Cereals 2019: Electric weeding system to make UK debut

An alternative weed control technique that uses high-voltage electricity applied through purpose-built stainless steel applicators to kill weeds right down to the roots is coming to the UK later this year.

Speaking at the Cereals event, John Downes of AgXtend – part of the Case New Holland group – explained that the latest digital herbicide solution, XPower, uses electricity to pulsate the plants and shatter cell walls.

“This type of use of electricity for weed control is unique,” he said.

See also: Video: Garford weeder ends crop failures at organic farm

“It destroys cell structure and vascular bundles following split-second contact with the plant, so that it dries out, killing the roots down to 15cm as well.

“That makes it very different to systems based on patents that heat and boil the plants.”

Desiccant service

The company’s first offering in the UK will be a 3m broad desiccant service offered through trained specialists, which is already in use in the amenity sector in Europe.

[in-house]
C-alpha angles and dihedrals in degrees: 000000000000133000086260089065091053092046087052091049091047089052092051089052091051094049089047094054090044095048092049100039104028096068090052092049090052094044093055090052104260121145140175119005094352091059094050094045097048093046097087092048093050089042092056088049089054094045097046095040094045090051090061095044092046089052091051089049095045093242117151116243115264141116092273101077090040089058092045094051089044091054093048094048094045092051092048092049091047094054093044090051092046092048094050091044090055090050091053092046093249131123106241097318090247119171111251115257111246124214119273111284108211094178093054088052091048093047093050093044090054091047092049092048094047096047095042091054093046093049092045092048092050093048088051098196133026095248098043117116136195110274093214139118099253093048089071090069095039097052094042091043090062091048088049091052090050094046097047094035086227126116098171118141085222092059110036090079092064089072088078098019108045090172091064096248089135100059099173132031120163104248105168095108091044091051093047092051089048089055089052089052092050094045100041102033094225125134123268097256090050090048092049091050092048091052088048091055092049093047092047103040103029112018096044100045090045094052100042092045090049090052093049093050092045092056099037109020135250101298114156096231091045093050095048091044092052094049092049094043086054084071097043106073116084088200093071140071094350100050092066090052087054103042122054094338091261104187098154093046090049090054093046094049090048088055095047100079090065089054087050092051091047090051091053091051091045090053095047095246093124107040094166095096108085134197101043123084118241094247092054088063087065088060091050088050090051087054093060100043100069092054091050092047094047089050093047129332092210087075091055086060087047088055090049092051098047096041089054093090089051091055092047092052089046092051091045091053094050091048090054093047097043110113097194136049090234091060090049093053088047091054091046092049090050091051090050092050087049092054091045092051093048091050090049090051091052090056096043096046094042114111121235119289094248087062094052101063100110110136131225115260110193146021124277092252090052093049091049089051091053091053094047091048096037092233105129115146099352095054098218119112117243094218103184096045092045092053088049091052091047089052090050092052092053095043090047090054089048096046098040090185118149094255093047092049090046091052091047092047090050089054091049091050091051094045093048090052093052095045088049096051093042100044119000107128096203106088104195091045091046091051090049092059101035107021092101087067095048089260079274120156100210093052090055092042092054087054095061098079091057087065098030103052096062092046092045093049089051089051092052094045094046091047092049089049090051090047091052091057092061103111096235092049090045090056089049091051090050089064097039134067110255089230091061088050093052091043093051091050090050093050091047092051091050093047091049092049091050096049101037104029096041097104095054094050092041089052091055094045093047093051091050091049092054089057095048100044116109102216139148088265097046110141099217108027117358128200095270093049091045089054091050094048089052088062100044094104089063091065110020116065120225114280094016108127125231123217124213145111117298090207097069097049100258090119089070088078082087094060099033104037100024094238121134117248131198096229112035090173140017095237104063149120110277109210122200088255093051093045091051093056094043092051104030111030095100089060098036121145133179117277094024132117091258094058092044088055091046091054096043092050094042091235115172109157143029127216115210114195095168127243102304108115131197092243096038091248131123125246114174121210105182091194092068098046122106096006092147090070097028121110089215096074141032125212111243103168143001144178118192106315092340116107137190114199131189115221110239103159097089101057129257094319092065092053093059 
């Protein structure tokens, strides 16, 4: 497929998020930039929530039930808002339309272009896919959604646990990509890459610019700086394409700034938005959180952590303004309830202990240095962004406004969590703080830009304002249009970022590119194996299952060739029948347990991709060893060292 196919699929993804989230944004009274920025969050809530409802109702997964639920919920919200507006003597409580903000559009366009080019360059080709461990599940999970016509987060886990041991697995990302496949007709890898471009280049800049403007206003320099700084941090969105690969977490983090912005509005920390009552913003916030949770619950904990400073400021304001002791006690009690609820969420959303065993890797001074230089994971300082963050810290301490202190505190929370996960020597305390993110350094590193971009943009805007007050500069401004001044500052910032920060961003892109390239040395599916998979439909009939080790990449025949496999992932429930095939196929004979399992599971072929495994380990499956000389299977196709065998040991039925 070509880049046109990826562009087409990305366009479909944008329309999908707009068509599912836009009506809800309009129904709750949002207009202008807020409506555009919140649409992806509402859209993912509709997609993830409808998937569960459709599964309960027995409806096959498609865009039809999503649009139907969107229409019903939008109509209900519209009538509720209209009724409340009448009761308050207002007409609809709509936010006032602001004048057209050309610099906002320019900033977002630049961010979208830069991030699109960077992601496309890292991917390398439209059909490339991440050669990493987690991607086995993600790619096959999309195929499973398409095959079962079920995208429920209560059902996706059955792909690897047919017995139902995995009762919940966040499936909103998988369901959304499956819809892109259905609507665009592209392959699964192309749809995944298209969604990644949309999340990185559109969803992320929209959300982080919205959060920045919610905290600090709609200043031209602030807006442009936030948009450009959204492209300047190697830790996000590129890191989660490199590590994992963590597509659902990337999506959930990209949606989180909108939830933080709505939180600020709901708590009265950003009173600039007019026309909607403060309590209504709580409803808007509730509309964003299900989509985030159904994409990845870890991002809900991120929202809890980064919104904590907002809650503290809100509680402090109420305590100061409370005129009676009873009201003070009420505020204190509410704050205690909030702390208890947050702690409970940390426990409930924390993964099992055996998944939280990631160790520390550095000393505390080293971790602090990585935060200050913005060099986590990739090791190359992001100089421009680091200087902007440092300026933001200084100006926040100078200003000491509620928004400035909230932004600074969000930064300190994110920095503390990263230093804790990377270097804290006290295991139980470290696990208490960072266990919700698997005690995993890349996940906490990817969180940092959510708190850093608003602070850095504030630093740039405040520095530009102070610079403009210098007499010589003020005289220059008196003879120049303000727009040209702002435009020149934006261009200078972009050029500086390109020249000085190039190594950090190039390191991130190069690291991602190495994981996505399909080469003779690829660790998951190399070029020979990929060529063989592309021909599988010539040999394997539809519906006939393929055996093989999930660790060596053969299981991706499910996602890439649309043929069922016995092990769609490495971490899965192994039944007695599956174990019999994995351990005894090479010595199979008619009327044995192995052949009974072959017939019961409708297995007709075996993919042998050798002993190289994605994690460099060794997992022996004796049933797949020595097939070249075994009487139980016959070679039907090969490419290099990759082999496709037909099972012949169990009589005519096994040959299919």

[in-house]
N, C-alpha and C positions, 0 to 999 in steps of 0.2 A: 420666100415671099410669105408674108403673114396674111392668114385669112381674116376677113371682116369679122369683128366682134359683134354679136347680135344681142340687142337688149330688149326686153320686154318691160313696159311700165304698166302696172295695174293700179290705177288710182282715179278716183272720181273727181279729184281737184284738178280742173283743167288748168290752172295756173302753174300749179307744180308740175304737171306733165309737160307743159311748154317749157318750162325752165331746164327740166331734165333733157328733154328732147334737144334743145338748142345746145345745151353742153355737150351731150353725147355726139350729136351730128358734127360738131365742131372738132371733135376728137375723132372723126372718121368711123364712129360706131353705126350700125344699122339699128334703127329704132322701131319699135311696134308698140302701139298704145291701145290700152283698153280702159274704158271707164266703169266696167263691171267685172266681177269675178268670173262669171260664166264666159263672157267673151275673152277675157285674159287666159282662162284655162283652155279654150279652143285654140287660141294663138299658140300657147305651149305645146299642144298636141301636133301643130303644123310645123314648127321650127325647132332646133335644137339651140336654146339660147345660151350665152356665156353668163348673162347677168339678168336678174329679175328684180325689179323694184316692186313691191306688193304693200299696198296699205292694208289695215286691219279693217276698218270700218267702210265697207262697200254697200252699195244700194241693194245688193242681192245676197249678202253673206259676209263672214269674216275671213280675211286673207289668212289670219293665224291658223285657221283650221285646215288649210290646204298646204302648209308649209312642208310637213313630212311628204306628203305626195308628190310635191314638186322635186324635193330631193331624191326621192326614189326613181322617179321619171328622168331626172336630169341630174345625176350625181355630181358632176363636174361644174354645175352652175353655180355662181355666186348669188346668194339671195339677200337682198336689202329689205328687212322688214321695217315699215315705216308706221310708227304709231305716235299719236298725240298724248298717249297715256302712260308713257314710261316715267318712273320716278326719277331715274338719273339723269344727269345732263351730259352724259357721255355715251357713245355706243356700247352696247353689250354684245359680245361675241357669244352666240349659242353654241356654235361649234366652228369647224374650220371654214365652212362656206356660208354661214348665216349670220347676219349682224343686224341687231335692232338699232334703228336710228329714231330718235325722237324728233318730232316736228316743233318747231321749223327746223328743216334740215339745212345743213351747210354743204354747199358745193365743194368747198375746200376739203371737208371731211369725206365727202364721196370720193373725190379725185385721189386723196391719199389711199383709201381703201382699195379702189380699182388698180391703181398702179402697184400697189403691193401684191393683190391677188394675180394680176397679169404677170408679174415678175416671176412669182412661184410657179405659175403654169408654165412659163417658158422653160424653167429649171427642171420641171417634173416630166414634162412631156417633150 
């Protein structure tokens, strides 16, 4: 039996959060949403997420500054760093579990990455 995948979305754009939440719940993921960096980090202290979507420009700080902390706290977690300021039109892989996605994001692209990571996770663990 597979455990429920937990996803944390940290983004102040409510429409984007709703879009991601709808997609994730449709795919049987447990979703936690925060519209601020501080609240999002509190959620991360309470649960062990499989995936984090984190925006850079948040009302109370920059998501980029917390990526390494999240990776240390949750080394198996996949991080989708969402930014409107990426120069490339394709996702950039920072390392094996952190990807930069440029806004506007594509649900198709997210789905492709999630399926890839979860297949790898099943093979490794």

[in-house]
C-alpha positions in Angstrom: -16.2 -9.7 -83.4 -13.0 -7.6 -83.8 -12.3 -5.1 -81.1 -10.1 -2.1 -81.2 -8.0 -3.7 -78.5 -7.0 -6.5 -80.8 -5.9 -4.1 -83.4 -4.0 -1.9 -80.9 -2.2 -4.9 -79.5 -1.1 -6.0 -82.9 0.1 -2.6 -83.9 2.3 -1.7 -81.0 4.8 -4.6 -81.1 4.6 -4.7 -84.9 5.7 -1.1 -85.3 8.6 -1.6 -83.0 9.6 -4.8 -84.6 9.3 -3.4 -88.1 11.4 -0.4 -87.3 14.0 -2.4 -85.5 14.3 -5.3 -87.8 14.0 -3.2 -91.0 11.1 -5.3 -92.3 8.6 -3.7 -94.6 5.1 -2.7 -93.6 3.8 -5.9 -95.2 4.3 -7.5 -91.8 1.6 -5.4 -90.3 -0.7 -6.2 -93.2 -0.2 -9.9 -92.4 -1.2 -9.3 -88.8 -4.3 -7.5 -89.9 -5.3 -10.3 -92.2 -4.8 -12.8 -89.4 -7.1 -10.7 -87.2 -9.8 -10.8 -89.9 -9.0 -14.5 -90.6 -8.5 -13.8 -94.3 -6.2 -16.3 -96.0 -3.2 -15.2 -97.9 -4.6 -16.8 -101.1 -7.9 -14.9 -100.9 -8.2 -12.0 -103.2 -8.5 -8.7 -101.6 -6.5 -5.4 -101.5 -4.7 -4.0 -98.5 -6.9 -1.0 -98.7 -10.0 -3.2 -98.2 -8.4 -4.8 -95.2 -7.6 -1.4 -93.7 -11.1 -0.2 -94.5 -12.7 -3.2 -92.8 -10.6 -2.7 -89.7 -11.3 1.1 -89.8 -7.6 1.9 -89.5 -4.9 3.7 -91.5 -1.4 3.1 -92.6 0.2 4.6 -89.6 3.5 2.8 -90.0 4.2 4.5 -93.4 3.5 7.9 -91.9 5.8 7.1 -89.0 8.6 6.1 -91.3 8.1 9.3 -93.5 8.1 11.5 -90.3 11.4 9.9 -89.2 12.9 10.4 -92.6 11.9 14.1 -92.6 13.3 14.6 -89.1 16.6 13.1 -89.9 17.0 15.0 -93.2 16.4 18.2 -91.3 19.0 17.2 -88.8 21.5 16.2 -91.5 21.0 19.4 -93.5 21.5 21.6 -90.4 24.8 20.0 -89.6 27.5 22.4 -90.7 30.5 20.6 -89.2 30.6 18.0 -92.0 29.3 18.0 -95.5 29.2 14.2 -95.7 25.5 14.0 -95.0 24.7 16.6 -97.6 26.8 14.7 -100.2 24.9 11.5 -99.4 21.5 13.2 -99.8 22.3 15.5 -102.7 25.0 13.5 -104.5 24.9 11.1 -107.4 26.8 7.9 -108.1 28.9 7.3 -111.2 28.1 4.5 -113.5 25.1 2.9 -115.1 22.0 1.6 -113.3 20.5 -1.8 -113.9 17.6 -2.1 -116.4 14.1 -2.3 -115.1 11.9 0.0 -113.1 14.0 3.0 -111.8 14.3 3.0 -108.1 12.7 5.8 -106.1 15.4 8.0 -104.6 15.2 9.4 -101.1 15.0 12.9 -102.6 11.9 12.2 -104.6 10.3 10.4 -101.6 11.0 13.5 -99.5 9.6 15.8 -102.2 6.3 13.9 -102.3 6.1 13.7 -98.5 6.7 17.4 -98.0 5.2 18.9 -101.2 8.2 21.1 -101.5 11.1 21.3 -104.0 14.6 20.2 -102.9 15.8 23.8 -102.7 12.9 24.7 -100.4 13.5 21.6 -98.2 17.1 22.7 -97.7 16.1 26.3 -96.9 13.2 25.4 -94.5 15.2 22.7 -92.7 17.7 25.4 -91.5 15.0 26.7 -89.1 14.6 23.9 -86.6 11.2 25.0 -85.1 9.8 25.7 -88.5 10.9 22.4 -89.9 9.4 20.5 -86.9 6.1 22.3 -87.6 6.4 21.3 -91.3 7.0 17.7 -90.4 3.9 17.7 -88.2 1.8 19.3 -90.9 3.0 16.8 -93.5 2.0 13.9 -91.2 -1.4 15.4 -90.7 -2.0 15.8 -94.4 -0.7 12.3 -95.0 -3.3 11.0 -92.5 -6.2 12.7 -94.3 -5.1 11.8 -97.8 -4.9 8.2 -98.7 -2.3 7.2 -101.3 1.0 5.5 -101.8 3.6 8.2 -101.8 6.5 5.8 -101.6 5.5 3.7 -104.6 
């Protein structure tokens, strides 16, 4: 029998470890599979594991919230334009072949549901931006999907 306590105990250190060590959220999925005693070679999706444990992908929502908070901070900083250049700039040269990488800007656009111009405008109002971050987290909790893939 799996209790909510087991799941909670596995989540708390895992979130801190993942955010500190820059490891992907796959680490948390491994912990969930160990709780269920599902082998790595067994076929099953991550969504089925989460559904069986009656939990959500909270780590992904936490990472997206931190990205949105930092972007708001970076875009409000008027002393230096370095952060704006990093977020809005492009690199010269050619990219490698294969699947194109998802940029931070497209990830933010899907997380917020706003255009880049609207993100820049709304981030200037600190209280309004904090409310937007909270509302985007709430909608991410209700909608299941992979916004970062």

“Given some of the uncertainty surrounding glyphosate’s future and the pressures on chemical use, it’s very timely,” said Mr Downes.

“The tractor-mounted system is based on a closed, targeted electrical circuit that uses 7,000V to take out the plants it comes into contact with.

“It doesn’t matter what size the weeds are, when you do the treatment or what the temperature is,” he said. “There are also no resistance or stewardship requirements, or any residues to worry about, while biodiversity is unaffected.”

There is also no need for prolonged contact with the weed, making it suitable for on-the-go weed control and desiccation.

Cover crop destruction

Two obvious potential markets in UK agriculture are cover crop destruction and control of oilseed rape volunteers, with a major advantage being that the technique does not disturb soil and so limits subsequent weed seed germination.

Another market, potato desiccation, is being investigated, with particular focus on tuber quality. Work looking at any effects on earthworms and other soil-dwelling invertebrates from prolonged dosing is also ongoing.

“Just as you would with chemical weed control, it is possible to make use of a combination of control methods. A physical operation, such as mowing or flailing, could be done alongside this technique in an integrated approach,” said Mr Downes. 

There are also plans by the company to develop a height-selective version and a hooded option, he revealed, raising the possibility of using the technology to kill weeds that grow above the crop canopy, such as wild oats, and in row crops.

Health and safety is a priority, which is why trained operators will be offering the service on a contracting basis and multiple security features are included.

The 3m unit costs about £150,000 and operates at speeds of 4-8km/hour.